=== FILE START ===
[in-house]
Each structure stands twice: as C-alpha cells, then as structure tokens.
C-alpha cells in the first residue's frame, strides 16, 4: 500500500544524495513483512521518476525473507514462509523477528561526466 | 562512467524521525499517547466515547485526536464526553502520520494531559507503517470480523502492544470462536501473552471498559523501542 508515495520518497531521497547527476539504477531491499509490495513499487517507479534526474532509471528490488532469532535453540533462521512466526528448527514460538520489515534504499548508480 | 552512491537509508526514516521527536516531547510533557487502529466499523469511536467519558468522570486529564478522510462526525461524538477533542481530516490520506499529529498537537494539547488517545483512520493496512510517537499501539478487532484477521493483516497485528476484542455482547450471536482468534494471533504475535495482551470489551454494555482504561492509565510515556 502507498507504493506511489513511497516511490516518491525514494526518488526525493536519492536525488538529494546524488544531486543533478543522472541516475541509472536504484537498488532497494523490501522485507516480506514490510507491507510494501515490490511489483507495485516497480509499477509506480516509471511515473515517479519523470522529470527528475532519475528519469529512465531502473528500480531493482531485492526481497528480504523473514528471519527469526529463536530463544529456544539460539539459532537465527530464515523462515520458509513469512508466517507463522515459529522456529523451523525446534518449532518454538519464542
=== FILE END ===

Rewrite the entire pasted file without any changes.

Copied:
[in-house]
Each structure stands twice: as C-alpha cells, then as structure tokens.
C-alpha cells in the first residue's frame, strides 16, 4: 500500500544524495513483512521518476525473507514462509523477528561526466 | 562512467524521525499517547466515547485526536464526553502520520494531559507503517470480523502492544470462536501473552471498559523501542 508515495520518497531521497547527476539504477531491499509490495513499487517507479534526474532509471528490488532469532535453540533462521512466526528448527514460538520489515534504499548508480 | 552512491537509508526514516521527536516531547510533557487502529466499523469511536467519558468522570486529564478522510462526525461524538477533542481530516490520506499529529498537537494539547488517545483512520493496512510517537499501539478487532484477521493483516497485528476484542455482547450471536482468534494471533504475535495482551470489551454494555482504561492509565510515556 502507498507504493506511489513511497516511490516518491525514494526518488526525493536519492536525488538529494546524488544531486543533478543522472541516475541509472536504484537498488532497494523490501522485507516480506514490510507491507510494501515490490511489483507495485516497480509499477509506480516509471511515473515517479519523470522529470527528475532519475528519469529512465531502473528500480531493482531485492526481497528480504523473514528471519527469526529463536530463544529456544539460539539459532537465527530464515523462515520458509513469512508466517507463522515459529522456529523451523525446534518449532518454538519464542